Transitory contract labour is currently the norm in the manufacturing sector. The average factory worker wage is Rs 8,000 – Rs 12,000 a month. Archaic labor laws and high proportion of unregulated contract force are characteristic of Indian manufacturing enterprise. The booming service economy, employment alternatives, spread of service sector jobs to manufacturing hotspots and Tier-II cities has created job alternatives and pay competition.
Drivers of Uber and Ola, the delivery work force of Swiggy and Big Basket enjoy higher average pay packages, making these jobs more attractive for the factory work force too.
While we discourse on Skill India, setup training institutions and accelerating efforts to augment skillsets in manufacturing, the same industry is looking to be more machine-driven and error-free that even a novice can achieve ie effectively de-skilling.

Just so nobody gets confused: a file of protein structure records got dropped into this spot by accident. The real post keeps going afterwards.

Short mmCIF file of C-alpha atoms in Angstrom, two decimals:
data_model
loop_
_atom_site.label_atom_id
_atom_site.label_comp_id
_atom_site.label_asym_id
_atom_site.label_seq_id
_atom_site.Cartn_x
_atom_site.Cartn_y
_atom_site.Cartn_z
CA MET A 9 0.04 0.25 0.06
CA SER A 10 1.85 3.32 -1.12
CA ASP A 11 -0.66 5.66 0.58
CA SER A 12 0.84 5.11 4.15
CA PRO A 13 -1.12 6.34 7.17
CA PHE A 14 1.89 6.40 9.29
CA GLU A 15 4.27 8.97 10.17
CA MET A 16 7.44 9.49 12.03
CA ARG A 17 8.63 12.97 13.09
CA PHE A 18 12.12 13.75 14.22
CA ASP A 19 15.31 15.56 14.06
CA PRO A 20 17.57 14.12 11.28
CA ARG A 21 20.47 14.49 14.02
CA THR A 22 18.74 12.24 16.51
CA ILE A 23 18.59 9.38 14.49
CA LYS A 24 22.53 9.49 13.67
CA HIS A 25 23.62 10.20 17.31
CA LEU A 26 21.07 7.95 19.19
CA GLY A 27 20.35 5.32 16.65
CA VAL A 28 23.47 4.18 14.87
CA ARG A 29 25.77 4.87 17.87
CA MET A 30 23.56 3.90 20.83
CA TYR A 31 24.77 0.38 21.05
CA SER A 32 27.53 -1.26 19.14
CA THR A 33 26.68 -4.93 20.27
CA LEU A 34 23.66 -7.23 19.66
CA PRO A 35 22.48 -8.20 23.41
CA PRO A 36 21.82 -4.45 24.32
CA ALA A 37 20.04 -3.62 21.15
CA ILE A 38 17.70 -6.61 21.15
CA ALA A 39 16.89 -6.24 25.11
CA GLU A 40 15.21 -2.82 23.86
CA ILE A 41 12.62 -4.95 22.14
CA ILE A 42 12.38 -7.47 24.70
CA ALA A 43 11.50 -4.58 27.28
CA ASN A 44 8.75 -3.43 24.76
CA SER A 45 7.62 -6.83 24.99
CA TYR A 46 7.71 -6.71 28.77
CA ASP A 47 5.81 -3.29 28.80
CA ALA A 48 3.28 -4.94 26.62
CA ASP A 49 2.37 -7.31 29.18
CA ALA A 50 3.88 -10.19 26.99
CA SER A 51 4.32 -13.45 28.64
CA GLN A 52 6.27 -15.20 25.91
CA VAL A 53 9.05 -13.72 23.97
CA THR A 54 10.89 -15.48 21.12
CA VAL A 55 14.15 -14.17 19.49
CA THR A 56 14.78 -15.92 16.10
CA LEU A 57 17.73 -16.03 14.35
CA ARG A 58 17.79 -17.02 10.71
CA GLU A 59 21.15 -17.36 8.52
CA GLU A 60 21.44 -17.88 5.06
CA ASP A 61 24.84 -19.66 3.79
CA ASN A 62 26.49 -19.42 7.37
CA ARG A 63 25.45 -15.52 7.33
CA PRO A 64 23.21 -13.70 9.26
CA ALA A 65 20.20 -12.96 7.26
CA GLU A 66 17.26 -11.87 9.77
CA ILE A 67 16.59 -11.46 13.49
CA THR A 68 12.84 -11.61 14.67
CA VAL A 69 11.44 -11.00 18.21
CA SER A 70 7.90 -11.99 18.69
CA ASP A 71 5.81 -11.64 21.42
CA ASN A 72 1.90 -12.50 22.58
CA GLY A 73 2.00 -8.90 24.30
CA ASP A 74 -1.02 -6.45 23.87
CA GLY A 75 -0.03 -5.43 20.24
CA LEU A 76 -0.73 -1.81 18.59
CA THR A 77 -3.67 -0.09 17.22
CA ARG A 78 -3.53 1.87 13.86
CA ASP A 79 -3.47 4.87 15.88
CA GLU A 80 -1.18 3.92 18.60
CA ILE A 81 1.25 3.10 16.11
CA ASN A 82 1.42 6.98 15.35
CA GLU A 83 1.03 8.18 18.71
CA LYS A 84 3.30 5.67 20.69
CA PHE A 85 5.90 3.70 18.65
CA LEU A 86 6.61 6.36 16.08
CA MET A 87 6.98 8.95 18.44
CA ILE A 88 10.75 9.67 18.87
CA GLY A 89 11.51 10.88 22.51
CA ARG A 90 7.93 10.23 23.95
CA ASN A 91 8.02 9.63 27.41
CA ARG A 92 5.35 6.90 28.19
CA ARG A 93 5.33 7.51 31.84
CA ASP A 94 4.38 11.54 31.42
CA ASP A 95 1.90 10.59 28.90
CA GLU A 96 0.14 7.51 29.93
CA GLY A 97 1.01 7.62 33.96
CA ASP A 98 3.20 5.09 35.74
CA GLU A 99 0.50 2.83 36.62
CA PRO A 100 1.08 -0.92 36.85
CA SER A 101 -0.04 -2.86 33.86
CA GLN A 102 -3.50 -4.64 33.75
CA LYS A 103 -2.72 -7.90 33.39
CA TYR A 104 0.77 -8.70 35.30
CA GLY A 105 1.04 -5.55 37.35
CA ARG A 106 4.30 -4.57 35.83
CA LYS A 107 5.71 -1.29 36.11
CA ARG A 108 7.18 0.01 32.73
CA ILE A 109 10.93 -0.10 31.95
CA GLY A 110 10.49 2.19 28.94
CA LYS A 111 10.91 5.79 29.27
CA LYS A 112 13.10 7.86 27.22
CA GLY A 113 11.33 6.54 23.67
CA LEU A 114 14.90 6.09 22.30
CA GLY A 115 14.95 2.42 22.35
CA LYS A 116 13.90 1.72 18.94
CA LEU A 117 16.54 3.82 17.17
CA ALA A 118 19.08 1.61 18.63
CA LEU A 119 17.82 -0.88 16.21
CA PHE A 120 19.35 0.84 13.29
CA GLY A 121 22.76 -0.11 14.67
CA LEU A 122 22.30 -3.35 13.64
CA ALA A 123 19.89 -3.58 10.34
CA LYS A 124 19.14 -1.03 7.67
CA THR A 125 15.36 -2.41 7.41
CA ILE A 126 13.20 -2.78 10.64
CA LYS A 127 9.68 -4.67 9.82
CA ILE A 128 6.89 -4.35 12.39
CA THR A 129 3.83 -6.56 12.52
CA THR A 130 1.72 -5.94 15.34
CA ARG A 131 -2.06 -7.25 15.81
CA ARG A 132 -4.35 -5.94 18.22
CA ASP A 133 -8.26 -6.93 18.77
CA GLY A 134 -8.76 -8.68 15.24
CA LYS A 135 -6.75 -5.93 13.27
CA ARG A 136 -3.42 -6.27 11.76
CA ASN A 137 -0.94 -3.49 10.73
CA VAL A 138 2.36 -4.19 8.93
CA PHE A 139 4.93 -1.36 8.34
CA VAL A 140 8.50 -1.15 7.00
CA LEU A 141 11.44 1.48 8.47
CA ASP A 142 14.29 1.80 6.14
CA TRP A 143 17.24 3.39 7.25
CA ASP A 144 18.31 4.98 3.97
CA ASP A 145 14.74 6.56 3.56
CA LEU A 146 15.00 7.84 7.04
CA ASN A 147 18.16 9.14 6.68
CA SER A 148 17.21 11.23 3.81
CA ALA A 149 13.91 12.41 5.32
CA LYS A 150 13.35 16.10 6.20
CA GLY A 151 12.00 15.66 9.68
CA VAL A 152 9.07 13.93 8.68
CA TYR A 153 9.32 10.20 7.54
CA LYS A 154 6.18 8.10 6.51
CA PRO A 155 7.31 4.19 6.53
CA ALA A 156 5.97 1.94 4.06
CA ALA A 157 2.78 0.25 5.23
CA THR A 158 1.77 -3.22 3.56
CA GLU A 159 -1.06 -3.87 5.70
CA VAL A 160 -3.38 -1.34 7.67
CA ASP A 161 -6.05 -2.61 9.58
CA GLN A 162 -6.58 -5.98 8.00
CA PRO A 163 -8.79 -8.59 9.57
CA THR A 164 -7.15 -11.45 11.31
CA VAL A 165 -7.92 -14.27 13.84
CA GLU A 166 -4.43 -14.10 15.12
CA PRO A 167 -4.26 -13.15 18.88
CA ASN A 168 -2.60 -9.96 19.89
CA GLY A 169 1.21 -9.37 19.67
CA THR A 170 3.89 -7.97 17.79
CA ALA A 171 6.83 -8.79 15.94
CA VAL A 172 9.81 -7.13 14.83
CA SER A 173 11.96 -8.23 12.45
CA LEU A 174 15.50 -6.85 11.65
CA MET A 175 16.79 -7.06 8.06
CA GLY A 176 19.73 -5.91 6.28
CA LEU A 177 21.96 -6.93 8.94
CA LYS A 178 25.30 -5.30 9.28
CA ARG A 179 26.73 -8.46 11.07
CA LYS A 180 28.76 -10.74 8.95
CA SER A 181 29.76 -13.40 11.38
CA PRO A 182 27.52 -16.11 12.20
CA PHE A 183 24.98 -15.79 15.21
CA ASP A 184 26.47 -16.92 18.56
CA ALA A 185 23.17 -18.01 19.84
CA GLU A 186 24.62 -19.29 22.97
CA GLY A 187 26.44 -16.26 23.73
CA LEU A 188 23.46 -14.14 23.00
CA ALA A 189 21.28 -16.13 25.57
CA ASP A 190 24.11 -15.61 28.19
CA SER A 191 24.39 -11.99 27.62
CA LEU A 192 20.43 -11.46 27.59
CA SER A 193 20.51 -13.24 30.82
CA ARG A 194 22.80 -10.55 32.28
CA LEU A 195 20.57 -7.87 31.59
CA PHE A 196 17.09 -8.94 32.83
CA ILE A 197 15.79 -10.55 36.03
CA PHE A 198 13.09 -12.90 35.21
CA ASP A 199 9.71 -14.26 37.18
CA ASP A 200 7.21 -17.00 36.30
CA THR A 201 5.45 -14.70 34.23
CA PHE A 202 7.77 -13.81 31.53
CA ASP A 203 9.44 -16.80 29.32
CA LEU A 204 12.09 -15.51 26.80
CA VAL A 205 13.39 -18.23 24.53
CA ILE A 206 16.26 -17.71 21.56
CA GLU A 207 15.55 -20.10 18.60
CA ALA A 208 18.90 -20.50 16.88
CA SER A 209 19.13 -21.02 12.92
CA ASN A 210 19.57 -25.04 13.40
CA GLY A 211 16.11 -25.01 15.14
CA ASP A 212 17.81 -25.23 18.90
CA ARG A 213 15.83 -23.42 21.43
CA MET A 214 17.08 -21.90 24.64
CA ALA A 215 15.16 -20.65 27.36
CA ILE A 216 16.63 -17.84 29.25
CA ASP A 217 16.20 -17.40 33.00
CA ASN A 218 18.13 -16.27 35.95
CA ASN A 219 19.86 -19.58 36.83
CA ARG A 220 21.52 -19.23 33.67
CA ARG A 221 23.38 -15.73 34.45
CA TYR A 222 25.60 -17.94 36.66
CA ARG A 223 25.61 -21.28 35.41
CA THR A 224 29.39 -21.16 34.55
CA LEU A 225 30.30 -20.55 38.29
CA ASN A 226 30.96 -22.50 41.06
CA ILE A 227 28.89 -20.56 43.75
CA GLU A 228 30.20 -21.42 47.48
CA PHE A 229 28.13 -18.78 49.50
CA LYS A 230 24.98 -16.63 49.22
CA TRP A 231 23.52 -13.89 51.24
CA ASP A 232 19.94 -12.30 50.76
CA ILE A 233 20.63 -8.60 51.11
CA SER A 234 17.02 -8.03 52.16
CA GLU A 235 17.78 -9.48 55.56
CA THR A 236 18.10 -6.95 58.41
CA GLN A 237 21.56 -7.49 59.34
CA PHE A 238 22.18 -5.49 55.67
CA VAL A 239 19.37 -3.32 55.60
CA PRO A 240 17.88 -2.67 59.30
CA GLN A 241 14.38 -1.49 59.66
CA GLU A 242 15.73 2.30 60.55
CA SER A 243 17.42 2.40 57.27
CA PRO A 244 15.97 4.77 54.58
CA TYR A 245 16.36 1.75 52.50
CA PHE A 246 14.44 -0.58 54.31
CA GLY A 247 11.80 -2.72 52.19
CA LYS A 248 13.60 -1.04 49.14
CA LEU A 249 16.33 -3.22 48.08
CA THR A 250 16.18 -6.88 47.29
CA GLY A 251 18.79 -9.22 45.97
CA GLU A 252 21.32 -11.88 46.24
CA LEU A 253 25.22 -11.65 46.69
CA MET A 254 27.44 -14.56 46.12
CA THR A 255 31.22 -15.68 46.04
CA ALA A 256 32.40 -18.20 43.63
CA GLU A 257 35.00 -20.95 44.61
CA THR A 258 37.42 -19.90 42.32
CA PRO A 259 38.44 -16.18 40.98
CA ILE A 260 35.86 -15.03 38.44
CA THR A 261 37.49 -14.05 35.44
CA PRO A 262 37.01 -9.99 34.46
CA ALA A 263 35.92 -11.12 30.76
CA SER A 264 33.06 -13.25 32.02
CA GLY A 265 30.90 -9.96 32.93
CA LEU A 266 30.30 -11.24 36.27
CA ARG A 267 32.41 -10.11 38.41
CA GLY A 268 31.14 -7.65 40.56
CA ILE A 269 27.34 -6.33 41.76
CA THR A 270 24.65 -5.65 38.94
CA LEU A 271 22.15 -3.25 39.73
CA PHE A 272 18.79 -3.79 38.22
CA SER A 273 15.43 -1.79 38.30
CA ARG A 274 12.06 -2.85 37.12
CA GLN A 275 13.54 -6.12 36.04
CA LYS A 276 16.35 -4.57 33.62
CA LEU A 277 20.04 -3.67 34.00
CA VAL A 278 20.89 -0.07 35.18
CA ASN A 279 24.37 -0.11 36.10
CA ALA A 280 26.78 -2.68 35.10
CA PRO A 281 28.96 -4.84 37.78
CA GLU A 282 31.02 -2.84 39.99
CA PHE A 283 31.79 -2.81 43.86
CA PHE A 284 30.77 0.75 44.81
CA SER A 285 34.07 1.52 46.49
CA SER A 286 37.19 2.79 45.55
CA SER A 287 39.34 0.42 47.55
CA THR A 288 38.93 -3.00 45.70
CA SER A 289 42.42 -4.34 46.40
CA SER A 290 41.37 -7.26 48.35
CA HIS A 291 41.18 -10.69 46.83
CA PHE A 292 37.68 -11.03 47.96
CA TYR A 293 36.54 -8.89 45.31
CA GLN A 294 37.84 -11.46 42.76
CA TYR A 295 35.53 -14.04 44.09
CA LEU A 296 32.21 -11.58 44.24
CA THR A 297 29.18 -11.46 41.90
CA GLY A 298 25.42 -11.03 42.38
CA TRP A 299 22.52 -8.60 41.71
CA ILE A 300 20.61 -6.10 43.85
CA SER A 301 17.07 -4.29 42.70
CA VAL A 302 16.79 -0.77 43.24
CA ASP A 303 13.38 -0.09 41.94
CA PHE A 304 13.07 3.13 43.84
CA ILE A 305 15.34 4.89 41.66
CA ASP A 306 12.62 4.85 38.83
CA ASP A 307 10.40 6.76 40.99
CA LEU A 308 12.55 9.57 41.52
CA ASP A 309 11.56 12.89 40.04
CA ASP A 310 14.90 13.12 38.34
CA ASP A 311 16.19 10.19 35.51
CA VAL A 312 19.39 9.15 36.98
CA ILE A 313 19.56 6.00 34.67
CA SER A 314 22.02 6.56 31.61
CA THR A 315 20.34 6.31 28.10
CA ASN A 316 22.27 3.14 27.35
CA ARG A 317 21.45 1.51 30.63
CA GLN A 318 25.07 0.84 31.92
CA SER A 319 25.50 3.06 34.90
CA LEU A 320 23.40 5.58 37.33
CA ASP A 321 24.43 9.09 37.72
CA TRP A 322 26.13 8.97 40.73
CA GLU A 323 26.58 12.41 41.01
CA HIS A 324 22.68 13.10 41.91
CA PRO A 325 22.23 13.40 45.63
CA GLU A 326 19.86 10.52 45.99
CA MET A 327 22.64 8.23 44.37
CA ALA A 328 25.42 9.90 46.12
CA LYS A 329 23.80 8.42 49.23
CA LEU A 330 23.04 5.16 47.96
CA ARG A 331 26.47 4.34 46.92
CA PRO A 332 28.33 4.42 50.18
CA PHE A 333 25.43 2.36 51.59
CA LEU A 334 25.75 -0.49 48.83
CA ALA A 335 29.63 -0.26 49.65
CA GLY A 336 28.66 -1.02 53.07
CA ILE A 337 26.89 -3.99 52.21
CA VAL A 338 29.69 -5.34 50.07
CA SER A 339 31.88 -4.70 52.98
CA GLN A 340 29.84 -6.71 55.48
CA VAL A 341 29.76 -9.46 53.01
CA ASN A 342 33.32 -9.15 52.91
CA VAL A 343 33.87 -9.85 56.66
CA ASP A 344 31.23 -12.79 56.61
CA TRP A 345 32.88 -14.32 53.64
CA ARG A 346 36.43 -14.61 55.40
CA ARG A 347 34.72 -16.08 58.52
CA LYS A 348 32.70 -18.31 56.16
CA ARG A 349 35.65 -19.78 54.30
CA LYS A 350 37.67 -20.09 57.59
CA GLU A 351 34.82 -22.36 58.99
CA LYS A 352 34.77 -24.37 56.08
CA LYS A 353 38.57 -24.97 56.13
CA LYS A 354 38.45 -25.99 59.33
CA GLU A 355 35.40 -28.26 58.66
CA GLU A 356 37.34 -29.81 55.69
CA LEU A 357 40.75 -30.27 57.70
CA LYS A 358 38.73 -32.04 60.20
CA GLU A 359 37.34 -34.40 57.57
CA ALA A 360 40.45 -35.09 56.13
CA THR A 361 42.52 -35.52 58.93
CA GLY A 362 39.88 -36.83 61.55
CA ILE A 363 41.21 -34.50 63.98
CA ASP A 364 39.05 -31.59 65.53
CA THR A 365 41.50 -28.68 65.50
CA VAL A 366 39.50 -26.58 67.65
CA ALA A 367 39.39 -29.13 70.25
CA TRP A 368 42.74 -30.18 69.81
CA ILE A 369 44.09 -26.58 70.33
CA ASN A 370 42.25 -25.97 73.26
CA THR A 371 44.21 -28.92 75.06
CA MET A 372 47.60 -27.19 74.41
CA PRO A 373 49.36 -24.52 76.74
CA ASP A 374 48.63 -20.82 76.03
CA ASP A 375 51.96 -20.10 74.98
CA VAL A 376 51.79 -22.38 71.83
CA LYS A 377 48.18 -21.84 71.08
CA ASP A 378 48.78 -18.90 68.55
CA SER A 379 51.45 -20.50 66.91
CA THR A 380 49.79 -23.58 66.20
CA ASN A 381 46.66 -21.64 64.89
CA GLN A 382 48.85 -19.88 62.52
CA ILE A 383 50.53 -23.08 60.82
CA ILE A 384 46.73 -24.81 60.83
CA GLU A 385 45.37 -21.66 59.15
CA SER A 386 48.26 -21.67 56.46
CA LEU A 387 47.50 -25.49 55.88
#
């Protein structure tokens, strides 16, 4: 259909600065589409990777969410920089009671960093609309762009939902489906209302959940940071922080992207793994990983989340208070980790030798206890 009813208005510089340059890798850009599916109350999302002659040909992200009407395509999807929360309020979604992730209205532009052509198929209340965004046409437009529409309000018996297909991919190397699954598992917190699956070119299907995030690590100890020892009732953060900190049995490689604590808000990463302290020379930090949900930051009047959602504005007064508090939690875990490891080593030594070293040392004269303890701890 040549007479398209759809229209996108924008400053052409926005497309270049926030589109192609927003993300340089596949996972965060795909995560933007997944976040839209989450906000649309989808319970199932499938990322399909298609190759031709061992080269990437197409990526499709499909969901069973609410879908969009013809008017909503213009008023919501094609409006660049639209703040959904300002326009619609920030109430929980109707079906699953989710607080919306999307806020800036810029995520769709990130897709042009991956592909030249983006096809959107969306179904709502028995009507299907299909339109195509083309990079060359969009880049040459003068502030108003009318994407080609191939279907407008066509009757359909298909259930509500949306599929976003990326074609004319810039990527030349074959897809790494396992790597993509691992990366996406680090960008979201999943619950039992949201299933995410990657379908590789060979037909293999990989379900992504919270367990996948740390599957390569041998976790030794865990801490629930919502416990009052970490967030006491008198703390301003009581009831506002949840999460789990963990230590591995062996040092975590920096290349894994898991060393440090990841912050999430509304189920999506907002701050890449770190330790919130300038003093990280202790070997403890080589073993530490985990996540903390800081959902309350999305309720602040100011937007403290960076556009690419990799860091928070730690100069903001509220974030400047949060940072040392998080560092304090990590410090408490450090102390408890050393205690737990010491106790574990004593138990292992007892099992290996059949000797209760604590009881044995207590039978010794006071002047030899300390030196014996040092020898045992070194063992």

Diploma holders start work at a small base salary in manufacturing. The repetitive work and poor pay drives them to seek more lucrative alternatives. At one of the plants visited by the author, near two-thirds of the labor force was on contract and deployed on the production floor with a very basic training to report at best that something is not working. They are ill equipped to take fix issues.
Maintenance is inadequate despite the count of maintenance staff being excessive. Most Indian factories operate at ‘run to failure’ or ‘scheduled maintenance’ approach.